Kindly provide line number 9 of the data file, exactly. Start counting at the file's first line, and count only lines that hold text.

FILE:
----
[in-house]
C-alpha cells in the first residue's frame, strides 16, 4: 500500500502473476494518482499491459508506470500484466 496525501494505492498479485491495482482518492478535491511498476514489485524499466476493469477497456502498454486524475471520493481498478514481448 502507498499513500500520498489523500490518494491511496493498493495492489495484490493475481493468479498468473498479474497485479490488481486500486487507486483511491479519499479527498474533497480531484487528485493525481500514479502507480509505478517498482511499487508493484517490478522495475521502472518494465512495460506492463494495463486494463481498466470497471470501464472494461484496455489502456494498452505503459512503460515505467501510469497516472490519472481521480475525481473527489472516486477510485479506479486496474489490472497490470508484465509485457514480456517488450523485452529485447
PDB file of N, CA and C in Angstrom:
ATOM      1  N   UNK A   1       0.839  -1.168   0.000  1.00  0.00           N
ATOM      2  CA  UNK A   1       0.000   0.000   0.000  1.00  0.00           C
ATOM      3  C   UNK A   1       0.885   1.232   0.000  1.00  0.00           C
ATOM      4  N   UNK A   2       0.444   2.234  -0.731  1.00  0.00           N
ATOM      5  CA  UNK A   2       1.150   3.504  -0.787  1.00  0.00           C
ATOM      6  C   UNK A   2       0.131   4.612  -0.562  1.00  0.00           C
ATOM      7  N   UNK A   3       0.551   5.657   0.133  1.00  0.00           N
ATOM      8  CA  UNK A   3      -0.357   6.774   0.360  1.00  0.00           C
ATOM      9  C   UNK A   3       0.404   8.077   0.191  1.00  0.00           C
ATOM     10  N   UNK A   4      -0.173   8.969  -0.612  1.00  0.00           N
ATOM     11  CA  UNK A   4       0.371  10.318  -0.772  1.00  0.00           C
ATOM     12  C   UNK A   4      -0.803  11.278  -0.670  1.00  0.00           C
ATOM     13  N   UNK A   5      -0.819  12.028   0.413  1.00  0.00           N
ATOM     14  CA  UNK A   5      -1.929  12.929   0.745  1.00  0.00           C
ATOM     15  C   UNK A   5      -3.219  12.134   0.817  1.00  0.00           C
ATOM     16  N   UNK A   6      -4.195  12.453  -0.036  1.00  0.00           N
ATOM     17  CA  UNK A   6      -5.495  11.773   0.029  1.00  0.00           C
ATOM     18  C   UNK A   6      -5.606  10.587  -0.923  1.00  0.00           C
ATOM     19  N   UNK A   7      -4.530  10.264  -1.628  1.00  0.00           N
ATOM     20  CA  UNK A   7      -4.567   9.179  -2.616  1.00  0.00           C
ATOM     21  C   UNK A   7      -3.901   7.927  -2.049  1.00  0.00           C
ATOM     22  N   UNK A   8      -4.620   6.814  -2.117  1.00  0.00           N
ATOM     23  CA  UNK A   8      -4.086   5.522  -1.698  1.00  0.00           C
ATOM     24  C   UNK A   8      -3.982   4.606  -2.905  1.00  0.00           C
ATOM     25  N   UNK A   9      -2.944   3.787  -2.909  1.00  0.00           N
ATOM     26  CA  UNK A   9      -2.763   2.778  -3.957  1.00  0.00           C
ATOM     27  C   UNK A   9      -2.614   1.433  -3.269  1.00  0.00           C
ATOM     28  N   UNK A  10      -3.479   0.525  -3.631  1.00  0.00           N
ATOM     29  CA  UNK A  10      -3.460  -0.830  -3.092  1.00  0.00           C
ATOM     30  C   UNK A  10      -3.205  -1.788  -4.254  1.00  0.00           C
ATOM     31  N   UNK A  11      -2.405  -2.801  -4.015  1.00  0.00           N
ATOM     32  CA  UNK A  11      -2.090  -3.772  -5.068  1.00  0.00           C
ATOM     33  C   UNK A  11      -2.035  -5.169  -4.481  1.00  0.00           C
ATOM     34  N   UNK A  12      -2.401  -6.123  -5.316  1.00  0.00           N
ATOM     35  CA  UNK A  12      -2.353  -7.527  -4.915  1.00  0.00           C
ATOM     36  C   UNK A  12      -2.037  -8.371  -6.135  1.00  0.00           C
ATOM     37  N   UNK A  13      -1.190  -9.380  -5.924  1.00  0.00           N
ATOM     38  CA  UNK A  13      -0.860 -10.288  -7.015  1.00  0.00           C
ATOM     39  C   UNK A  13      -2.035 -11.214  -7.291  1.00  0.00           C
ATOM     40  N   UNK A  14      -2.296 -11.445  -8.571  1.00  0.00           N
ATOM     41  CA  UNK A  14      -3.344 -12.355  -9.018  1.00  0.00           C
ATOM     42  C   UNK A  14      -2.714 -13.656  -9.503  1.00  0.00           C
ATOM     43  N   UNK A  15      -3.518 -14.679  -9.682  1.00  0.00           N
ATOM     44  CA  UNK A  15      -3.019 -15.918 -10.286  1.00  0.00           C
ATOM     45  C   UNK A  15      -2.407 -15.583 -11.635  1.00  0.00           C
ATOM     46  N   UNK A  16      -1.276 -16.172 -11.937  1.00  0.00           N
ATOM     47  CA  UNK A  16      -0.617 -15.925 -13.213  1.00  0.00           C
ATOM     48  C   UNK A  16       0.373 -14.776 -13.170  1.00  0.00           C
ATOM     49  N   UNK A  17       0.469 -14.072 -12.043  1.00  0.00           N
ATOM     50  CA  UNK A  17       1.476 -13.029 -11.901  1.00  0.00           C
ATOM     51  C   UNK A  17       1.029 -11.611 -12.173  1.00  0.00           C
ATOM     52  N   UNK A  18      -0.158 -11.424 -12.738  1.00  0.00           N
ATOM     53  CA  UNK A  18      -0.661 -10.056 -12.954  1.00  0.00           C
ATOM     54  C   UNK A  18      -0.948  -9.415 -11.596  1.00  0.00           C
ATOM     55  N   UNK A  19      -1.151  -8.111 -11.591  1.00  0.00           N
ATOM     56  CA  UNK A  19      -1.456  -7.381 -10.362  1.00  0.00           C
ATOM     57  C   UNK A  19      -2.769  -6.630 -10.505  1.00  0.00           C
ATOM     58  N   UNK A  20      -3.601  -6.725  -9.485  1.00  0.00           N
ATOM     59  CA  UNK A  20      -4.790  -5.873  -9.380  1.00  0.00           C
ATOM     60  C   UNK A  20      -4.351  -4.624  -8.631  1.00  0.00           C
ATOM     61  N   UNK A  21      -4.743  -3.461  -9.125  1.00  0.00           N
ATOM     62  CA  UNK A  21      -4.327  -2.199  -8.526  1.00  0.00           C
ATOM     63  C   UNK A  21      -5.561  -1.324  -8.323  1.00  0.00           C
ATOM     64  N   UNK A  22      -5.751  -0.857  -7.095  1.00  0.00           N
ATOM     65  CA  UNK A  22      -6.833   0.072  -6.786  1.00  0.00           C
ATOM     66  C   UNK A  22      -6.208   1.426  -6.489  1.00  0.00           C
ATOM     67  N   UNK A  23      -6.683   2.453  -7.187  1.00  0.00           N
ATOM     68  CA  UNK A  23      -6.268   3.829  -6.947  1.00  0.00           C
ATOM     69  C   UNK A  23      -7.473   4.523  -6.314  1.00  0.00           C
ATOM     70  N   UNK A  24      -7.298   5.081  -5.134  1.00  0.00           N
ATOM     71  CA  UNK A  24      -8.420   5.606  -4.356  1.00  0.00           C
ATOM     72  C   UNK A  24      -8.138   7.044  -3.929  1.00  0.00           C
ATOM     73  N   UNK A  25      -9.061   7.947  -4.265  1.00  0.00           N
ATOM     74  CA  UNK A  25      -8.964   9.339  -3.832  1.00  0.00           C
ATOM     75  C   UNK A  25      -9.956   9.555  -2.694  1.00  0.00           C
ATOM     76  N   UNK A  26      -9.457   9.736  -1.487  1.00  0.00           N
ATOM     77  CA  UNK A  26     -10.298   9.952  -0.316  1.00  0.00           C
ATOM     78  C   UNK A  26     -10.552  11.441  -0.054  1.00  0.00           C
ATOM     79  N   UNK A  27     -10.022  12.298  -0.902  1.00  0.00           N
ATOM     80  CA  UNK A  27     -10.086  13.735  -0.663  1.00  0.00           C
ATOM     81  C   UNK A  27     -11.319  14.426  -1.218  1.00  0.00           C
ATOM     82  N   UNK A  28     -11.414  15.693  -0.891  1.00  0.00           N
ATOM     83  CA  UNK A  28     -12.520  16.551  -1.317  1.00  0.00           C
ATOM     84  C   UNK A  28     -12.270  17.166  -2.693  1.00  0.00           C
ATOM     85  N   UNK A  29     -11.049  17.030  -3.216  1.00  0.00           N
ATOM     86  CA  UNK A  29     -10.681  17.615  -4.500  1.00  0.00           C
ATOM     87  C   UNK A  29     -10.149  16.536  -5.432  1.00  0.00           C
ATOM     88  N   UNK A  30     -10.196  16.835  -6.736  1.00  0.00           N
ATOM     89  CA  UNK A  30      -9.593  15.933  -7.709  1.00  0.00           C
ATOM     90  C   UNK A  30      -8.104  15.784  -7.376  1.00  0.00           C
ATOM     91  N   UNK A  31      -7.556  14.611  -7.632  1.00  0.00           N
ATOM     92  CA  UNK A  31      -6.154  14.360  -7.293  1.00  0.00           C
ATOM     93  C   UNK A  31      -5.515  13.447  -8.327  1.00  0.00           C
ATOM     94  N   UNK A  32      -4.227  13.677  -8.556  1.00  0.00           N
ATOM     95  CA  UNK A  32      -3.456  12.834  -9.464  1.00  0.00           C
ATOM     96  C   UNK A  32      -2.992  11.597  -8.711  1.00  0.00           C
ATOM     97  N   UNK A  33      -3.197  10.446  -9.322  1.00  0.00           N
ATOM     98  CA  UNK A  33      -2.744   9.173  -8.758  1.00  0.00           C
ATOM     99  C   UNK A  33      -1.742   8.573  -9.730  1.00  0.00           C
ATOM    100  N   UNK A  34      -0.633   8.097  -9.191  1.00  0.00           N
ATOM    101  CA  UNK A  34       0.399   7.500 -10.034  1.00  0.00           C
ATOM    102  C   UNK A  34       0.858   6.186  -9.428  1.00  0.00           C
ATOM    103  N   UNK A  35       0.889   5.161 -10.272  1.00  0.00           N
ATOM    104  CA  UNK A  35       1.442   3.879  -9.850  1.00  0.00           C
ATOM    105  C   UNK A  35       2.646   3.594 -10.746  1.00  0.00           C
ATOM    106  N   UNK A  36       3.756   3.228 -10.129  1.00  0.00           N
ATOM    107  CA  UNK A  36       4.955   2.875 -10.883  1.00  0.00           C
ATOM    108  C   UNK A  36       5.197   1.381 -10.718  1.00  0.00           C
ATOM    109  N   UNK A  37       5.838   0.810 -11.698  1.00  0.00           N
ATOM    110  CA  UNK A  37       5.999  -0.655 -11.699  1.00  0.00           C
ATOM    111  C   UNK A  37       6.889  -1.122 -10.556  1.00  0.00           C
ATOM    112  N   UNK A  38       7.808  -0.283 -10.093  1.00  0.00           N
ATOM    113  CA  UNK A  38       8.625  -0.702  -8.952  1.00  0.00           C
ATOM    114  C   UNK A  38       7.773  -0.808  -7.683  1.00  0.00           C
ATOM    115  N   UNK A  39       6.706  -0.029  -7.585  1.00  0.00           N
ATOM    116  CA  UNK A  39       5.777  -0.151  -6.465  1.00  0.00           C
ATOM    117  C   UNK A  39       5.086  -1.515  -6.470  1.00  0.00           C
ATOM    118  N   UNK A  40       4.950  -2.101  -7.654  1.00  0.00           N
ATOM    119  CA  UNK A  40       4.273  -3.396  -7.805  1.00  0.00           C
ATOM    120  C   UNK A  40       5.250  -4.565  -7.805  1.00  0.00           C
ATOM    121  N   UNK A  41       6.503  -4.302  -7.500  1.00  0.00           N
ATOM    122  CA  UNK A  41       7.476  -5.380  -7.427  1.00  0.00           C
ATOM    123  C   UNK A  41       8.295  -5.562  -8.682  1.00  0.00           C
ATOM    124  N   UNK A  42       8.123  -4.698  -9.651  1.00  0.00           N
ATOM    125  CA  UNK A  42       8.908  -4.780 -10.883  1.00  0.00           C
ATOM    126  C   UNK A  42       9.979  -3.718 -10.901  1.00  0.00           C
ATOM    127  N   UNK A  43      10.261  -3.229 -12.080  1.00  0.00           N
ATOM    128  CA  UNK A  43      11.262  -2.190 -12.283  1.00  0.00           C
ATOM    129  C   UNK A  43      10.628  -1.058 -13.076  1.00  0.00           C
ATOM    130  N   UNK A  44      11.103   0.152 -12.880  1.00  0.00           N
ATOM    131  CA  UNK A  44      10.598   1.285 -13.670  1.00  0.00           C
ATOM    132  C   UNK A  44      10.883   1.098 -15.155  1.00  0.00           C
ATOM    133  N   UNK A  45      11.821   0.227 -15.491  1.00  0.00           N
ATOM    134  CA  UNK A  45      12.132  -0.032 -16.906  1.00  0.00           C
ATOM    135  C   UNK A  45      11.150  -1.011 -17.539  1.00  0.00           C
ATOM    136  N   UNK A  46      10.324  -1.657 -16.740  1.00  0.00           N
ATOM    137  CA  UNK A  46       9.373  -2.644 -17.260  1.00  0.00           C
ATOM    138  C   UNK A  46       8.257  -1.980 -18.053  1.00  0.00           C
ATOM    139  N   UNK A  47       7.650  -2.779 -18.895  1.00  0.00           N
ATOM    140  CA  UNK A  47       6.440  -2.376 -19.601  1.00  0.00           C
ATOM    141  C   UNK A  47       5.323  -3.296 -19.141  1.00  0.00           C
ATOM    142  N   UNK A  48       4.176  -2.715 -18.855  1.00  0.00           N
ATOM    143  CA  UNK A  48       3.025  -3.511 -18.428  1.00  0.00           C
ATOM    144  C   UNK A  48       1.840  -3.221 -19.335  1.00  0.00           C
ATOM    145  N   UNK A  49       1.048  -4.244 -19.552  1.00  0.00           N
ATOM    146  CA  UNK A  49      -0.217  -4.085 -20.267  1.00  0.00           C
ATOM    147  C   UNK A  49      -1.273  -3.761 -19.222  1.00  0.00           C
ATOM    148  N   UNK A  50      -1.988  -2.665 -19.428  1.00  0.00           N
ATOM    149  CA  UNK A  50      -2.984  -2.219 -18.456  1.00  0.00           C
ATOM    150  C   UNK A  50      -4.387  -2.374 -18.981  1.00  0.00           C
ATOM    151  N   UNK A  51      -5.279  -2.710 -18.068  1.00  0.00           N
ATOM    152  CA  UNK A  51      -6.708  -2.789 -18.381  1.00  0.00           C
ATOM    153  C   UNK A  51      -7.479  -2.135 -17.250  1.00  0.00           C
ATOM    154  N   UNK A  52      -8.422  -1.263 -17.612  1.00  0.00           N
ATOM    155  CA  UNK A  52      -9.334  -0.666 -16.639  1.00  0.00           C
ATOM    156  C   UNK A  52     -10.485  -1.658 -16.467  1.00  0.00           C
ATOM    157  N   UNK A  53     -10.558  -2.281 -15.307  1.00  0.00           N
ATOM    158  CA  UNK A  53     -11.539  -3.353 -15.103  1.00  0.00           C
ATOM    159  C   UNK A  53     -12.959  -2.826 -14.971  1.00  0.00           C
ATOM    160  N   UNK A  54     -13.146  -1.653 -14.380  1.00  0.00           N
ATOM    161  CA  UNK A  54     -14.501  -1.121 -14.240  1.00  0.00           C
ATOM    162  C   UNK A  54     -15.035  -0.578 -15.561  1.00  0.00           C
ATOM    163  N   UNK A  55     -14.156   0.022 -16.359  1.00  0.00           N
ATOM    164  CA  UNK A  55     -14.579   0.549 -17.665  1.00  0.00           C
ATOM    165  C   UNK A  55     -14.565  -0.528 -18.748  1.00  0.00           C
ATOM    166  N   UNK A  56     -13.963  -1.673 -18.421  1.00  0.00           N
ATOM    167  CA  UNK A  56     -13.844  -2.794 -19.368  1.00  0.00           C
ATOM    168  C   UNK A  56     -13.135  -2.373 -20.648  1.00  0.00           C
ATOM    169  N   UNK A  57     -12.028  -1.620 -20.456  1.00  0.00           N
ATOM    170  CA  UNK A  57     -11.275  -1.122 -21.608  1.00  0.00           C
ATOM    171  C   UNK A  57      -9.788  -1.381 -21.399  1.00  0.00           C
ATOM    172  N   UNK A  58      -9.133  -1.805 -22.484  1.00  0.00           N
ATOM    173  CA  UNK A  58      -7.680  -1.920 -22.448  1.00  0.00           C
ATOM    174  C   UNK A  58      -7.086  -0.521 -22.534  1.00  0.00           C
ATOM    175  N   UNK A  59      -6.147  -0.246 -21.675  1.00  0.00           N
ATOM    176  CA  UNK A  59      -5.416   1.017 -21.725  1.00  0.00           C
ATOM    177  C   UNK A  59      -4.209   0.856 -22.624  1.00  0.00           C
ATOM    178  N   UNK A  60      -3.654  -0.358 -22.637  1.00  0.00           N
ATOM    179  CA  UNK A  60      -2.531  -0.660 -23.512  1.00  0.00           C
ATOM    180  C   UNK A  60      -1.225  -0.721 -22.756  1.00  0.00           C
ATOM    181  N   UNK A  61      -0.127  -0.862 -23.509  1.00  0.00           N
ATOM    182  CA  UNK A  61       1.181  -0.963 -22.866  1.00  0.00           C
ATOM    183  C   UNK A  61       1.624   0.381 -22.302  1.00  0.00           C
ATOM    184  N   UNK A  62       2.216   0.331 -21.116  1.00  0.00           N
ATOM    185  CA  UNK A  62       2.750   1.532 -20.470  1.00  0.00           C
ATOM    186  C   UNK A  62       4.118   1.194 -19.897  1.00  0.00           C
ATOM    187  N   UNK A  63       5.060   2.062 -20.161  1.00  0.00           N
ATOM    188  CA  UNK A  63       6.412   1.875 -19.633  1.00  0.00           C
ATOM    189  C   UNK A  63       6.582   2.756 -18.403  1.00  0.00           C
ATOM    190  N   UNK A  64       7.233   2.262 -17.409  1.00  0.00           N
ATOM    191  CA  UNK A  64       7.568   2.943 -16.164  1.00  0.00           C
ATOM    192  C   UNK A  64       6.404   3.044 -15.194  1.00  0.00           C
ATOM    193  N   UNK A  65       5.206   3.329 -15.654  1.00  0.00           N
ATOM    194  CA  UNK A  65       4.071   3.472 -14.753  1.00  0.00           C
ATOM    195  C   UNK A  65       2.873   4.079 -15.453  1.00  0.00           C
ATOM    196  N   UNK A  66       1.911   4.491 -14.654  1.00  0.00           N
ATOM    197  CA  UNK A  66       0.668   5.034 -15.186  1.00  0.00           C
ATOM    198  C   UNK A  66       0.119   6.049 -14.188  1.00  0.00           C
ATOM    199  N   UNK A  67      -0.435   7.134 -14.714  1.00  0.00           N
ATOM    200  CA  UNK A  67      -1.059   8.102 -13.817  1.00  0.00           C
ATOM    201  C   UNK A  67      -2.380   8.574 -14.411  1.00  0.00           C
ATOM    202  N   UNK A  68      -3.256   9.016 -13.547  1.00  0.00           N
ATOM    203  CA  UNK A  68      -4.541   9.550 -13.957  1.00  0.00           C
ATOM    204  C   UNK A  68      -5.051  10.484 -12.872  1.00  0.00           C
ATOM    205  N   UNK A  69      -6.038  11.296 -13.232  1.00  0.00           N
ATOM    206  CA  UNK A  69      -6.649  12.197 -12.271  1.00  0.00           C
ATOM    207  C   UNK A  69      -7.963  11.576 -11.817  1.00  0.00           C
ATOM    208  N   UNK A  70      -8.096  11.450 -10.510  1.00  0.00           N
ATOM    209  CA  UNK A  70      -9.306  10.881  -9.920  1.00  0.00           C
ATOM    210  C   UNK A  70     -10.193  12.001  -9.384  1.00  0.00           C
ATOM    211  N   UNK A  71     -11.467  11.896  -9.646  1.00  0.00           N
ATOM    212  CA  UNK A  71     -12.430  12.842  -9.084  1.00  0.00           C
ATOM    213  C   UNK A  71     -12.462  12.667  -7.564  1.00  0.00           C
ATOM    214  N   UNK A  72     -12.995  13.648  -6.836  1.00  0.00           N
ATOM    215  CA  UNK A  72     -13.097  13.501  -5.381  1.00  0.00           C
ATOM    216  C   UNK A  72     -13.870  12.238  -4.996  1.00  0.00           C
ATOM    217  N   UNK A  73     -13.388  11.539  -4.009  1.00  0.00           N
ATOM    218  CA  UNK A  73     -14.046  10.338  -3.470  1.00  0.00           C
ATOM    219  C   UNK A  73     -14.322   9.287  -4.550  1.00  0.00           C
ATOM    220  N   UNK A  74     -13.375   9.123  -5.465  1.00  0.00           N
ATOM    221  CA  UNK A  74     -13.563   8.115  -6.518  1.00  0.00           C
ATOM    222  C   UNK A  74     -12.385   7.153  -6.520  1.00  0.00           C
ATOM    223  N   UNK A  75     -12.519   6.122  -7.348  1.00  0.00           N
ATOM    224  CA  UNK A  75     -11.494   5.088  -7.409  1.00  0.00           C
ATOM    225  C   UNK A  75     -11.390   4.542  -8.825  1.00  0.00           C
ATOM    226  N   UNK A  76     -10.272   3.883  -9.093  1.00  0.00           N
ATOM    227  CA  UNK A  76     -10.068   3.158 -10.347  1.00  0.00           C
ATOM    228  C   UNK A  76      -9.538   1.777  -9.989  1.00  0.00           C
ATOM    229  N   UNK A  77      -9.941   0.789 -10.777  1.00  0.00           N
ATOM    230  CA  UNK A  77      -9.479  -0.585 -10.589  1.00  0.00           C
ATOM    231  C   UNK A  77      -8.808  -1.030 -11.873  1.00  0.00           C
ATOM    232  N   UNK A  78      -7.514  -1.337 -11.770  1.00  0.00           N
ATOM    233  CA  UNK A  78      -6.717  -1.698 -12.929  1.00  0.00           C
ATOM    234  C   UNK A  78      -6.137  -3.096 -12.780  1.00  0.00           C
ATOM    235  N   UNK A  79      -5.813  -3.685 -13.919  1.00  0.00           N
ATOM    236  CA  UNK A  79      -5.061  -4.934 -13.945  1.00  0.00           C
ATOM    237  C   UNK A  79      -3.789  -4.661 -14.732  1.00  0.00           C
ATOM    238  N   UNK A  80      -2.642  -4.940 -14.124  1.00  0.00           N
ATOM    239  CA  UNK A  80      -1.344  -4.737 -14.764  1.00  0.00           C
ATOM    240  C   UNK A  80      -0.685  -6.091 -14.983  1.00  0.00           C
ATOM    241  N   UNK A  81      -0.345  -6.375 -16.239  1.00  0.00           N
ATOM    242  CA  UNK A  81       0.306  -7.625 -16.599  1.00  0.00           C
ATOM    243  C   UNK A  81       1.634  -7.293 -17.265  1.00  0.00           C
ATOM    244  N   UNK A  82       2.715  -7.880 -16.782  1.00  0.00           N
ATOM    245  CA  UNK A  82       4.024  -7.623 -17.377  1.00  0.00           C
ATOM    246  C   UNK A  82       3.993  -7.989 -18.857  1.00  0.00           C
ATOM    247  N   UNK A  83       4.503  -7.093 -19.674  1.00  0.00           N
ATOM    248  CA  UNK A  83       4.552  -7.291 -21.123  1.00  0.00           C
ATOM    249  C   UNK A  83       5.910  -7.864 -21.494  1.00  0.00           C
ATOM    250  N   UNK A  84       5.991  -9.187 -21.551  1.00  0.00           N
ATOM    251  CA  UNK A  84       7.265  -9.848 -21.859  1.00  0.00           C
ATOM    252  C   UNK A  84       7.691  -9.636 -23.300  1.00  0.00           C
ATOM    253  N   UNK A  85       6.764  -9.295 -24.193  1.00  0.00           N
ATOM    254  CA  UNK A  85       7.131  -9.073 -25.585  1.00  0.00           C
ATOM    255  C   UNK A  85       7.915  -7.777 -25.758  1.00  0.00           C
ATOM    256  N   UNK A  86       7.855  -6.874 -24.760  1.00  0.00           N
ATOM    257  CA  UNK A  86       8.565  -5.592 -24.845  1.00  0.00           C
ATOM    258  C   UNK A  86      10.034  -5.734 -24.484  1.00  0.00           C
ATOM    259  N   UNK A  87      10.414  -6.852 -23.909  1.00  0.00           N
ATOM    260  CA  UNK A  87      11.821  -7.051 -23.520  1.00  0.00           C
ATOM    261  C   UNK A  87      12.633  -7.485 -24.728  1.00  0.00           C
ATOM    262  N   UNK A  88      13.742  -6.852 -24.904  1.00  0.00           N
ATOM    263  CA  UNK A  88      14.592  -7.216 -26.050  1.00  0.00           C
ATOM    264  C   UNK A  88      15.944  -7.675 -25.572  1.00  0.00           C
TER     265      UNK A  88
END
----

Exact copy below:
ATOM      6  C   UNK A   2       0.131   4.612  -0.562  1.00  0.00           C